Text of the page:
Neil Patrick Harris, the host of the show, got in on the action early. His first joke of the night (and one of the few funny ones) was that the Oscars were the night to celebrate the “best and whitest.” This was in reaction to the sentiment that many deserving people of color were snubbed this year. However, in a bit where he tried to prove how British people can say whatever they want and get away with it, he made black British actor David Oyelowo, himself snubbed for his excellent performance in Selma, deliver the punch line to a bad joke about the remake of Annie, which reimagined the orphan and her father as black. Harris and his crew of writers probably didn’t see the racial undertones to that joke, but from the look on her face, Oprah Winfrey, who was seated behind Oyelowo, did.

Do I think that Sean Penn, Patricia Arquette, or Neil Patrick Harris is a racist? No, I do not. There are ways you could defend all of their remarks. Penn’s was a joke directed at a friend of his. Arquette was merely reminding those that fight for civil rights that women still don’t have equality yet. Harris, well, he didn’t think the joke was about Annie being black, he thought it was just about the movie being really, really crappy.

But the way Hollywood was behaving was like John Travolta putting his hands all over Idina Menzel’s face. He thought he was doing something nice, but he was really sexually harassing her before our very eyes. All of these other assertions, that plenty of people will deem offensive, weren’t meant as such, but they were, regardless. They were born out of privilege and ignorance and are the product of a system that has racism, sexism, homophobia, and all sorts of other ills baked into it. None of these stars were out to cause harm, but because racism and sexism are so intrinsic to the ways that we think and communicate they can’t help but rear their heads.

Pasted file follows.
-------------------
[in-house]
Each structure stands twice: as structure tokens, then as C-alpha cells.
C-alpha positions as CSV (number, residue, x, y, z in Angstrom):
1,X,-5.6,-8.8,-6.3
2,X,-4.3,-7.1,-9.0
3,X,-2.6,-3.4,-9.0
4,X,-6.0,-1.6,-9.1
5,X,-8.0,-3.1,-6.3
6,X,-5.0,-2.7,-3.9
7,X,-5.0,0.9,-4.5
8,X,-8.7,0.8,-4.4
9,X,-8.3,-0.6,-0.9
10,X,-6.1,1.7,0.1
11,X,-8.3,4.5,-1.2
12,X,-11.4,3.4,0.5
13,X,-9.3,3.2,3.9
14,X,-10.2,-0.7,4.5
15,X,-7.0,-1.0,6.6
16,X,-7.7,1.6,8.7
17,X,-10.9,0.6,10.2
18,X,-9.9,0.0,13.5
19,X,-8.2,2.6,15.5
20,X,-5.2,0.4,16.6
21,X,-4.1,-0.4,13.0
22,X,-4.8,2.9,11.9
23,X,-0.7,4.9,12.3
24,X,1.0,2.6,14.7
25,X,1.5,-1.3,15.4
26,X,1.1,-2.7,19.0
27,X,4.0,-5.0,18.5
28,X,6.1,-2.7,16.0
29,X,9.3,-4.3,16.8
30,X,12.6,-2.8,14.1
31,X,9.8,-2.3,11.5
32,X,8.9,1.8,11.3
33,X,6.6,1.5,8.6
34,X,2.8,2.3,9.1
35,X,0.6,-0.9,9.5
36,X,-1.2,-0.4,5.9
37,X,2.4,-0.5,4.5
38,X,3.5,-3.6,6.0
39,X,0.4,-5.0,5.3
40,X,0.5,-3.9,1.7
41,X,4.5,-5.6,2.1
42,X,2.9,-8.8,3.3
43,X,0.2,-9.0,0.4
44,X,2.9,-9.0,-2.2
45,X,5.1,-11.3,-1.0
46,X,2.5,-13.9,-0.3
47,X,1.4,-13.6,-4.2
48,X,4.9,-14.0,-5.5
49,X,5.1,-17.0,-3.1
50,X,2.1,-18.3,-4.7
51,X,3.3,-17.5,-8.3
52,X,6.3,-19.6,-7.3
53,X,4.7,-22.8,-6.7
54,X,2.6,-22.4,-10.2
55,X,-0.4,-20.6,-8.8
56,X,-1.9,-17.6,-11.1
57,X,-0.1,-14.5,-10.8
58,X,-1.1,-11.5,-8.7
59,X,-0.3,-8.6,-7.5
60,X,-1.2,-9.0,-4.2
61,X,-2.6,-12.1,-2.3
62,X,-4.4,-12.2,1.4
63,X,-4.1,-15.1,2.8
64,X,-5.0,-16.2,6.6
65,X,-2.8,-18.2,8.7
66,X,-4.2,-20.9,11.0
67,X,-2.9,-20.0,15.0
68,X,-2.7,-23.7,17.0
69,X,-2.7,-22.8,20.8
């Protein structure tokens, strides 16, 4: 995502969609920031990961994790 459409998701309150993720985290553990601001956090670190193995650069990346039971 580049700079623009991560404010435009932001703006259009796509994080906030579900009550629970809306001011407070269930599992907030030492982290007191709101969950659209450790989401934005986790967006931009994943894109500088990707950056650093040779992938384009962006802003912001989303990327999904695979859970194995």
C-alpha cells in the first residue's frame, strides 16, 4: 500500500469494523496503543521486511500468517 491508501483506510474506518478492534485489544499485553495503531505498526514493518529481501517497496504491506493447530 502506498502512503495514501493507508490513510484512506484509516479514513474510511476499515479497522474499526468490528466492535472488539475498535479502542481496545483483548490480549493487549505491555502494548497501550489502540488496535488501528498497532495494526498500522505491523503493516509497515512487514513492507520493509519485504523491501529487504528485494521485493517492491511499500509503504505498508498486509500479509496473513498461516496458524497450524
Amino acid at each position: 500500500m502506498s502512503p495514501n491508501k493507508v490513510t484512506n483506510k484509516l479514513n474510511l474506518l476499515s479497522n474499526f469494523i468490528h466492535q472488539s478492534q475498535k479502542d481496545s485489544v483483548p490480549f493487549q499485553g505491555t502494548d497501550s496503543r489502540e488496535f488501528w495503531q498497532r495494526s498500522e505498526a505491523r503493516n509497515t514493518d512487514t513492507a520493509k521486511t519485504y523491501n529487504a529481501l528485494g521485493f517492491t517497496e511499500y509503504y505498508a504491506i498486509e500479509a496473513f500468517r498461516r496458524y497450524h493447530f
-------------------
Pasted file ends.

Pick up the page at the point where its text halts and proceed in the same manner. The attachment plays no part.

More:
And I’m glad that these are going to be the things that people are talking about when rehashing the Oscars with their coworkers. After all, who cares what Margot Robbie had on when we can get into discussions of American racial privilege over donuts in the break room. And that is the real issue that this country needs to face. Yes, Alzheimer’s is awful as is ALS (and not calling your mom enough), but Hollywood needs to get off its soap box until it starts addressing the fact that it has the same problems with race, gender, and representation that so many other segments of our society have as well.

Sadly some of this will overshadow the inspirational moments from those issues-based speeches. It’s sad that we have to talk about Sean Penn rather than letting a very successful Mexican director make a heart-felt plea to his people to better their government and for our government to allow more people like him to succeed in our country. It’s sad that we’re going to be talking about Patricia Arquette’s views on race rather than Common and John Legend’s impassioned speech to end racism and the imprisonment of so many black men. Oprah especially liked that part, so it must have been good.

Though it was detracting, hopefully this thoughtless (though I don’t think malicious) behavior of Penn and others could be the catalyst to illicit frank discussion about these topics and might illicit real change. Or maybe it will get someone to produce a movie about racism in Hollywood, which will go on to be nominated for some Oscars of its own. Ha! Who are we kidding? A movie like that would never get nominated.